We all want to believe we're living in important times; that the moments we observe are profound and historic. That leads us to overvalue the moments we experience firsthand and diminish those we don't. Even with that bias in mind, though, it's tough to imagine many more significant blown calls than the one that concluded Monday night's game between the Green Bay Packers and Seattle Seahawks.
Your scene, briefly: With time running out and Seattle trailing 12-7, Seahawks quarterback Russell Wilson lofted a desperate Hail Mary heave into the back left corner of the end zone. His receivers were outnumbered 5-2 by Packers defenders, and as the ball dropped toward the knot of players, only Golden Tate could leap for Seattle. Three defenders, including safety M.D. Jennings, simultaneously leaped behind Tate. Jennings appeared to grab the ball first, and as he fell to the turf, Tate shoved an arm in to get a hand on the football. When they landed, Jennings had the ball cradled in his arms, while Tate had Jennings cradled in his.
The replacement referees – the beleaguered, maligned replacement referees – had three seconds to make a call that would decide the game.
One signaled touchdown. Another signaled for a touchback. Of course.
Yes, two different referees made two different calls. But the referee making the touchback call quickly changed his to a hometown-friendly touchdown as soon as he saw his colleague lift both hands in the air.
Armando Galarraga losing his perfect game on a blown call. Kent Hrbek lifting Ron Gant off the bag and getting him called out in the 1991 World Series. Colorado getting five downs against Missouri in 1990. Diego Maradona using the "Hand of God" to lead Argentina over England in a World Cup match. Brett Hull scoring a Stanley Cup-clinching goal with his skate in the crease in 1999. Terrible calls, all, some of them altering championships.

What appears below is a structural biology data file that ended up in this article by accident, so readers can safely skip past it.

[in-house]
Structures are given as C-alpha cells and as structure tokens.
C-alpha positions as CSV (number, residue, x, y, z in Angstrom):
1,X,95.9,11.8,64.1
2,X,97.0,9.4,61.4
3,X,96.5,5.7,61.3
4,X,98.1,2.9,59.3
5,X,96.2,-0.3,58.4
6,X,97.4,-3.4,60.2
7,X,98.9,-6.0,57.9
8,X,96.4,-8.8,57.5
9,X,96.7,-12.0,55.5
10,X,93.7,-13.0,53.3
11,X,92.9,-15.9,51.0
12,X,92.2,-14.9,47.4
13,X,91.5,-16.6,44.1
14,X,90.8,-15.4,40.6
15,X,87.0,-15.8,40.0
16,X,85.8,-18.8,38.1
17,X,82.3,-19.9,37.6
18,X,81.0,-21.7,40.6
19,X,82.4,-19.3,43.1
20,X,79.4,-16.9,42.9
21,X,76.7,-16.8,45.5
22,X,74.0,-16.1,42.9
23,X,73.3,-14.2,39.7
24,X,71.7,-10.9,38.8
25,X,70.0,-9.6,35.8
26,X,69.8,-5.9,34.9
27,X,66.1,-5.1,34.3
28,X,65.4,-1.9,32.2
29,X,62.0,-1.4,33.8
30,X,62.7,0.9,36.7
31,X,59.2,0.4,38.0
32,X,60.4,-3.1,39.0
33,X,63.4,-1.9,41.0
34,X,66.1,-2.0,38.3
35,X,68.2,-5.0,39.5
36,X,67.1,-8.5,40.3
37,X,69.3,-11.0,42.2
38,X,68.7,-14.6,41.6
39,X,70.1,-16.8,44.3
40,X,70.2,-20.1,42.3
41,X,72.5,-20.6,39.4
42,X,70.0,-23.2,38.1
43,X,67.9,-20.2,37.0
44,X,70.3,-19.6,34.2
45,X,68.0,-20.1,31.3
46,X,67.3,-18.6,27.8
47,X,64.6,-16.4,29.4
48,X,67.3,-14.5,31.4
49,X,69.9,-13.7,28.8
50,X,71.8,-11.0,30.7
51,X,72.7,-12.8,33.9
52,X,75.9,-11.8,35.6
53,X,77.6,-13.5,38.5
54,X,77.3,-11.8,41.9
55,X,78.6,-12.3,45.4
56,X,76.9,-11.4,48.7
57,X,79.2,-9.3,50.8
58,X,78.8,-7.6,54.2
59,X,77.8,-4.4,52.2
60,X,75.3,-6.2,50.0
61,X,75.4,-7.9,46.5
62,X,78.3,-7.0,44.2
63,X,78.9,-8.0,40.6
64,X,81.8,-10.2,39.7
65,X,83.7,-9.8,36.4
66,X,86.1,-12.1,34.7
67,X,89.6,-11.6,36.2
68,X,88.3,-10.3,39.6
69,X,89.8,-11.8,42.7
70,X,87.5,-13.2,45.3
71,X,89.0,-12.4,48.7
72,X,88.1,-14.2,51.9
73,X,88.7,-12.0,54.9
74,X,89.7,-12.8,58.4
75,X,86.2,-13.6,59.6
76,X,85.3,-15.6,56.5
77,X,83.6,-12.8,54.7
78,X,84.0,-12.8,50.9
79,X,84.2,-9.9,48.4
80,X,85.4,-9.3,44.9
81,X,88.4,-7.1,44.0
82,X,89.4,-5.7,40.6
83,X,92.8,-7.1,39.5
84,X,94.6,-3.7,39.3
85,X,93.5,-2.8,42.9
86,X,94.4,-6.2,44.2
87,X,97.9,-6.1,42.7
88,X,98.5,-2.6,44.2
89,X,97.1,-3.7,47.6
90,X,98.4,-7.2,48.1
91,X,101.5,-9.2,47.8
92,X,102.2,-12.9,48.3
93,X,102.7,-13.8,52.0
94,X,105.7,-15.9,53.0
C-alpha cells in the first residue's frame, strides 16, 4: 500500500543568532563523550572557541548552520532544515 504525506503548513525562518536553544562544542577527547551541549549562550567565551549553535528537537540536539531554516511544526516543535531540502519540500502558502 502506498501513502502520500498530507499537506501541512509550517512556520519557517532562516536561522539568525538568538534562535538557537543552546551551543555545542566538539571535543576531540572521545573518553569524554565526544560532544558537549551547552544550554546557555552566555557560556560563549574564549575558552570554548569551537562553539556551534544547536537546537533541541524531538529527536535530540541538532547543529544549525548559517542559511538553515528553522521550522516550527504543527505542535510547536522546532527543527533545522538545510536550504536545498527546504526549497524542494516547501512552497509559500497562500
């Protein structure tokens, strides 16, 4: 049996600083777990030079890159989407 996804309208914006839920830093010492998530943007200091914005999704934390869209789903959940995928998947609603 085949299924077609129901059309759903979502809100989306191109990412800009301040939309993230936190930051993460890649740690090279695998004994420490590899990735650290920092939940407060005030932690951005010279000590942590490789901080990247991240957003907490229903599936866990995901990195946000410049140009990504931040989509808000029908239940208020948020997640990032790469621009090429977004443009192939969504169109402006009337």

The Seattle Screw ranks right there with all of them, not just because of the way it changed a game, but the way it could change our perceptions of the NFL as a whole. There is not a sane, unbiased observer alive who could argue that the replacement referees are doing even a competent job; blown calls, misjudgments, outright ignorance and, now, game-altering mistakes have fundamentally altered the game of football in 2012.
So here it is: The NFL has a chance to tell us all exactly what it thinks of us as fans. Are we merely cash-spouting drones, reliable if occasionally cranky sources of perpetual income? Or does the NFL actually care about its on-field product enough to take a financial and public-relations hit and end the lockout of its official officials?
Announcers, even the ones on networks most often perceived as in the thrall of the NFL, are now as outspoken in their criticism as any indie fire-typing blogger. Will the coaches and players step up and say this inferior product won't stand? Or will they keep quiet, bathing in the flow of dollars that, obviously, will continue to pour in no matter what absurdity happens on the field?
We'll look back on this play as the pivotal one in the story of the referees' lockout. Whether fans look back on it as a pivotal moment in understanding their true importance to the NFL is now up to the league.
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